Will the Real Tony Stark Please Stand Up

Over the past few decades the uber rich have had an increasing influence on our technological future: Peter Diamandis funds various space-oriented X-Prizes, one of which saw the development and successful flight of SpaceShip One.  Soon, very soon, SpaceShipTwo will be taking tourists on sub-orbital flights – backed by another billionaire – Sir Richard Branson.

Elon Musk backs the development of TESLA, a serious, well-advanced effort to economically manufacture an electric car (and pioneer the battery technology behind such).

Larry Page (Google) and Ross Perot are backing Planetary Resources, a group dedicated to mining asteroids.  SpaceX (Elon Musk again) has successfully launched International Space Station resupply missions with a privately developed and funded launcher; Bigelow Aerospace (Robert Bigelow, hotel magnate) has flight-tested inflatable space habitats.

Others are using their dollars and their clout to spur advancements in genetics, medical science and more.

The fact that these guys are nerds obviously influenced by their reading of science fiction at an earlier era speaks volumes – and will probably do so in future articles.  But for now I’d like to share a look at a few other emerging technologies (also largely funded by the Billionaire Nerd Elite) and then I’d like to ask two questions.

Here’s a look at some nifty tech currently in development:

SARCOS – a full-body force-multiplier being developed by the miliary.  (Think Ripley’s walking forklift in Aliens.)

sarcos exo

This suit allows an individual to lift 200 pound loads, repetitively, without breaking a sweat.

How about this –


The Martin “Jetpack” (actually a ducted fan-pack).  Powered flight times are increasing and it has reached an altitude of 5,000 feet and can reach speeds of 63 miles per hour.

And this, the SpringWalker –


A device that enhances the human gait by a ratio of 2 to 1 (currently);  run a 4 minute mile with little or no effort!

There are other mobility technologies coming online also – such as the dual-tracked “skateboard”, the DTV Shredder


Not to mention more familiar technologies such as Heads-Up-Displays (now being fitted to cars)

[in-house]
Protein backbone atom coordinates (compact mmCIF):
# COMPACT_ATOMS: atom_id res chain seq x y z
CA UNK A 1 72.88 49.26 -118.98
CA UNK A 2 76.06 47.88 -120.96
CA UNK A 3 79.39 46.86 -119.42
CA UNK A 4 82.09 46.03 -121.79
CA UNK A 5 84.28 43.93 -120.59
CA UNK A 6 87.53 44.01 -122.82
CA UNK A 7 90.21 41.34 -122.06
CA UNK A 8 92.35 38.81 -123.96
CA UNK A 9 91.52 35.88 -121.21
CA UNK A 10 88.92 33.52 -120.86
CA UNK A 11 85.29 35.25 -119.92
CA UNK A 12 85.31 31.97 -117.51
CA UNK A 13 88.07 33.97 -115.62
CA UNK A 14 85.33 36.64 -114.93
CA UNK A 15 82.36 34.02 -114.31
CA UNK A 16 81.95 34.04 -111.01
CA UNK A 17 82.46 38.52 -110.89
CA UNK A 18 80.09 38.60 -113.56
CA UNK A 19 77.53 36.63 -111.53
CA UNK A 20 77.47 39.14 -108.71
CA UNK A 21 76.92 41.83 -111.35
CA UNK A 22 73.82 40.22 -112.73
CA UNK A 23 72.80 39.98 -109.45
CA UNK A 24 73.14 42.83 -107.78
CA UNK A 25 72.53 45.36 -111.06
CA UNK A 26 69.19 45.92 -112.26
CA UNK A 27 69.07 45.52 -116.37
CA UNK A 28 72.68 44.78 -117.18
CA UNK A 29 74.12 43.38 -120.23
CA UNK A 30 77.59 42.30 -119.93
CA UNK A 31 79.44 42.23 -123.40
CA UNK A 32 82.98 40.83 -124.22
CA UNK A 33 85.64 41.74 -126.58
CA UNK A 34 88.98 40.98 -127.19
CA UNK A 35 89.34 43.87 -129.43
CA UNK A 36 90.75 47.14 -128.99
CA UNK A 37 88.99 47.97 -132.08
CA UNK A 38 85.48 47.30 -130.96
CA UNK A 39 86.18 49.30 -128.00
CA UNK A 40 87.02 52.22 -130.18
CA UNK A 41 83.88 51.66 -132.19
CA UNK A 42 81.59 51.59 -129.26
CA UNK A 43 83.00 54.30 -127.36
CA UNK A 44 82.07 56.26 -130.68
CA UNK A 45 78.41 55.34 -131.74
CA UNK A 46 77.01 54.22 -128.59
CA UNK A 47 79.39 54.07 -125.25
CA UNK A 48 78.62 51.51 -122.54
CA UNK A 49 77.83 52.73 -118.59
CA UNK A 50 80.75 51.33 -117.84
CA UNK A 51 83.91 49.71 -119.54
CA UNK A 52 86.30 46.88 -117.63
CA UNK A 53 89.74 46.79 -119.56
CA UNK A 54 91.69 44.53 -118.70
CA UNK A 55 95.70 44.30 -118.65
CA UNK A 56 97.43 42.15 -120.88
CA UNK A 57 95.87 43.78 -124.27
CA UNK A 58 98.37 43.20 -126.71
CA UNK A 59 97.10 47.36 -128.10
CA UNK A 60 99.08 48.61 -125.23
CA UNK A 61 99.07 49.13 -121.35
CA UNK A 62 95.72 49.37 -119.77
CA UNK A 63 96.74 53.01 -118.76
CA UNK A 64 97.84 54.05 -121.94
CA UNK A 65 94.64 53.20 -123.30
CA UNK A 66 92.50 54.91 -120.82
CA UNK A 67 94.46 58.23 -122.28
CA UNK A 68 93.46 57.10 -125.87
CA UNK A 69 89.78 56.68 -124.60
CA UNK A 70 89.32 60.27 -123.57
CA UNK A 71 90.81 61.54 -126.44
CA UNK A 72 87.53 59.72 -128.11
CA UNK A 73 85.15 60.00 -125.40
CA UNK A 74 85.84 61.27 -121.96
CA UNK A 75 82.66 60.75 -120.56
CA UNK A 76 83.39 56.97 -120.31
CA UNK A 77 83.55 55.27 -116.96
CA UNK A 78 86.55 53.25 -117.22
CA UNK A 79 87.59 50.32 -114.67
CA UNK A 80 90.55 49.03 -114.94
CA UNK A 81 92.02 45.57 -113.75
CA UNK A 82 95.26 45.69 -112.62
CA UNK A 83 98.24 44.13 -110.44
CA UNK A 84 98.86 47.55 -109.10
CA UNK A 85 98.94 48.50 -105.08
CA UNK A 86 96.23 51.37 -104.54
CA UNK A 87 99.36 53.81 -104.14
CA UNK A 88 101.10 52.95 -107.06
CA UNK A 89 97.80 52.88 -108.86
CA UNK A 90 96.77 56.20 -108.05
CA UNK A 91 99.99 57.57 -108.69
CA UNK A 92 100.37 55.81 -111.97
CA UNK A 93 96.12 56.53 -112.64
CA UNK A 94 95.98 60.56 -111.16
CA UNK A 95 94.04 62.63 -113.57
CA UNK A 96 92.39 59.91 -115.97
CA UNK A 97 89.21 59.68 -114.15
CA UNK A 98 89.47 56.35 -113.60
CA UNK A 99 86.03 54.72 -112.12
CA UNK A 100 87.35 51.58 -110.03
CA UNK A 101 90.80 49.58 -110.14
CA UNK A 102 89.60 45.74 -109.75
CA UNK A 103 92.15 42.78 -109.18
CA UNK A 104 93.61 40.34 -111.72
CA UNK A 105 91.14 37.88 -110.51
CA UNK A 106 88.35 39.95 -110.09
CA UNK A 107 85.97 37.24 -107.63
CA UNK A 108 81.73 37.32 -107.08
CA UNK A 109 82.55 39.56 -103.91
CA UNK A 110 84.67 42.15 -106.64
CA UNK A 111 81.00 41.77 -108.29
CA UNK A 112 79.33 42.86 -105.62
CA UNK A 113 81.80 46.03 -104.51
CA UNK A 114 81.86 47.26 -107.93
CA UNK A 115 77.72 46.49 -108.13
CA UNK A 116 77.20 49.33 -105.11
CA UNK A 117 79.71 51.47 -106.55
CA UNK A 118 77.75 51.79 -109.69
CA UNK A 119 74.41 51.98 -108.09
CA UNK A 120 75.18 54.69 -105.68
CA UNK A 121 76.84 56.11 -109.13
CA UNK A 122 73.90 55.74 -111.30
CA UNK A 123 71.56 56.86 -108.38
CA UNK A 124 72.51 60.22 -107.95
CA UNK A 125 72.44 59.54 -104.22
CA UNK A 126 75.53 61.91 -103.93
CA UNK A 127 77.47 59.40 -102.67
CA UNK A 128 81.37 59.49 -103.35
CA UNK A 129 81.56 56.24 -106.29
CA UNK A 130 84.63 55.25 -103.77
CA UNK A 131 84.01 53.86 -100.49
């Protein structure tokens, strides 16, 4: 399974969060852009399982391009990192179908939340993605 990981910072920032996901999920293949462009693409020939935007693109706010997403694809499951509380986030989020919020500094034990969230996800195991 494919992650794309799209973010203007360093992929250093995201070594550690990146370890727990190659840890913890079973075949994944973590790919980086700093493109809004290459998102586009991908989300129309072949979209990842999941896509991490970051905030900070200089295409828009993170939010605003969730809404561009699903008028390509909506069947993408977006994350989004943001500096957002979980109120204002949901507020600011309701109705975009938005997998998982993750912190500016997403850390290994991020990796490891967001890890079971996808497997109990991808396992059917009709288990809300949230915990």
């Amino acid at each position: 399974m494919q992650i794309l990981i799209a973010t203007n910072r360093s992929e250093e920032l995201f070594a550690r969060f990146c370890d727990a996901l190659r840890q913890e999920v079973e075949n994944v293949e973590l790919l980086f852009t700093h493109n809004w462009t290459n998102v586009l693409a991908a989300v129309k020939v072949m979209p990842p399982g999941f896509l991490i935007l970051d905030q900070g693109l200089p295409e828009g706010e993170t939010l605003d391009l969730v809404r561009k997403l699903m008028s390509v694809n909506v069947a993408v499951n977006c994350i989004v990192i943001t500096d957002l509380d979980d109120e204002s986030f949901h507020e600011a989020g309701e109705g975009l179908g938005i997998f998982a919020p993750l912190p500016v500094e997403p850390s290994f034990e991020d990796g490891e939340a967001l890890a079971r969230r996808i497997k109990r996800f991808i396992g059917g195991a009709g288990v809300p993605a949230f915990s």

Drones –


New composite armors –

ArmorTechSelf-navigating cars –

Google's_Lexus_RX_450h_Self-Driving_Carand all other manner of emerging technologies: foam that shapes itself, aerogels made from carbon nanotubes, brain-to-computer interfaces…and we’ve not even touched on weapons systems like this robot gun –


So here’s the question: How many Uber Rich Nerds do you have to have in the world before one of them decides to become the world’s first technological Super Hero?

And how many do you have to have before one of them decides that being the bad guy is a lot more fun…?

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  1. Larry Ellison, CEO of Oracle, owns at least one fighter jet and had a cameo in Iron Man 2. But he's not my candidate for becoming a real life Lex Luthor. If I were to choose, I'd go with Jim Levine, one of the co-founders of the now-defunct network equipment company Cabletron.

    Way back in 1991, Levine "…bought a tank. A real one, with a howitzer on top and turrets that spin around. Last summer, for kicks, he chased a pizza-delivery boy, and the following day while “four-wheeling in the woods,” he ran smack into a tree. He emerged with one less tooth and a concussion. The buddy with him got 17 stitches. Levine also owns 15 guns, which he has, on occasion, used to shoot up his own sprinkler system. "

    I interviewed both Ellison and Levine for my day job. In the latter case, I ended up writing some pretty uncomplimentary things about Cabletron and the management culture there. I subsequently received a telephoned death threat.

    Draw your own conclusion.

    1. I was kind of thinking of the Bruce Willis film (title escapes me right now) with Mr. Glass; someone coming to the inevitable conclusion that without super villians, there is no need for super heroes – or perhaps that the existence of a super villain necessitates the arrival/creation of a super hero.

      But the thing that strikes me the most is that these are all now off the shelf technologies. Sure they're in proto or need more work or whatever, but in a lot of cases it looks to me like a simple case of scaling up. I just can't believe that with all the prior writing & presentation concerning "powered armor" there isn't someone, somewhere, under a DARPA contract, working on marrying these various technologies….

      1. In the case of the robotic armor, I believe that the actual problem is powering it without a tether. Battery technology has lagged just about every area of high tech; it's seen incremental rather than geometrical improvements. I remember getting a big presentation from the head of Toshiba's U.S. PC division about how they were going to put fuel cells in laptops to get 48 hours of power without a recharge (which I think meant adding water.) Still waitin' on that one.

  2. Some time ago, I watched a show on technology being developed for NASA to aid astronauts in space live in a zero G environment, and deal with calcium loss. They developed a suit that wouldn't be "puffy" like the standard designs, with tension around each joint provided by cables. It ended up looking very aerodynamic, closely contouring to the shape of the body. It also meant that astronauts would be able to pick up tiny objects and use tools better, a big improvement over the bulky gauntlets they have now.

    Somebody wearing a suit like that could actually do a pretty good impersonation of a superhero. I wished I'd saved a link for the television show.

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